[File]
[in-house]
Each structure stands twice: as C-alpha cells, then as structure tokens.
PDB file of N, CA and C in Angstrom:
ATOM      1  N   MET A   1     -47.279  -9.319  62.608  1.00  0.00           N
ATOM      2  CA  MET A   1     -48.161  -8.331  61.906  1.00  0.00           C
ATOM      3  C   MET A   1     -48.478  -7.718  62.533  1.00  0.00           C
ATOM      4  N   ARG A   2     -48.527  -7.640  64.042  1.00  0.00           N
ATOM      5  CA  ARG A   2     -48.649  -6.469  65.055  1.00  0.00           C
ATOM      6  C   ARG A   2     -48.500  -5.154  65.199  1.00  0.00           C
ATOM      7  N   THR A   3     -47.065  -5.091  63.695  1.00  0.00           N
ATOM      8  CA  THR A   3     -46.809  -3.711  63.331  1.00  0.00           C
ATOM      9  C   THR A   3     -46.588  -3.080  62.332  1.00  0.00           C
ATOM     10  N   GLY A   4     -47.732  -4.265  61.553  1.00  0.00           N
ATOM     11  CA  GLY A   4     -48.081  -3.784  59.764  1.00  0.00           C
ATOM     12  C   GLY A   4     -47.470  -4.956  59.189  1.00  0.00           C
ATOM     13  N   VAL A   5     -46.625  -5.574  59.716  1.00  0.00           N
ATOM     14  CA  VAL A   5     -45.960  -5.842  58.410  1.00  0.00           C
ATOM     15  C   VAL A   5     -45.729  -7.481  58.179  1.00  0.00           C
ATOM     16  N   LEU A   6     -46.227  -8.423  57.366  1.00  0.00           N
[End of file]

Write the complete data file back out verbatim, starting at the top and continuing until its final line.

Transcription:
[in-house]
Each structure stands twice: as C-alpha cells, then as structure tokens.
PDB file of N, CA and C in Angstrom:
ATOM      1  N   MET A   1     -47.279  -9.319  62.608  1.00  0.00           N
ATOM      2  CA  MET A   1     -48.161  -8.331  61.906  1.00  0.00           C
ATOM      3  C   MET A   1     -48.478  -7.718  62.533  1.00  0.00           C
ATOM      4  N   ARG A   2     -48.527  -7.640  64.042  1.00  0.00           N
ATOM      5  CA  ARG A   2     -48.649  -6.469  65.055  1.00  0.00           C
ATOM      6  C   ARG A   2     -48.500  -5.154  65.199  1.00  0.00           C
ATOM      7  N   THR A   3     -47.065  -5.091  63.695  1.00  0.00           N
ATOM      8  CA  THR A   3     -46.809  -3.711  63.331  1.00  0.00           C
ATOM      9  C   THR A   3     -46.588  -3.080  62.332  1.00  0.00           C
ATOM     10  N   GLY A   4     -47.732  -4.265  61.553  1.00  0.00           N
ATOM     11  CA  GLY A   4     -48.081  -3.784  59.764  1.00  0.00           C
ATOM     12  C   GLY A   4     -47.470  -4.956  59.189  1.00  0.00           C
ATOM     13  N   VAL A   5     -46.625  -5.574  59.716  1.00  0.00           N
ATOM     14  CA  VAL A   5     -45.960  -5.842  58.410  1.00  0.00           C
ATOM     15  C   VAL A   5     -45.729  -7.481  58.179  1.00  0.00           C
ATOM     16  N   LEU A   6     -46.227  -8.423  57.366  1.00  0.00           N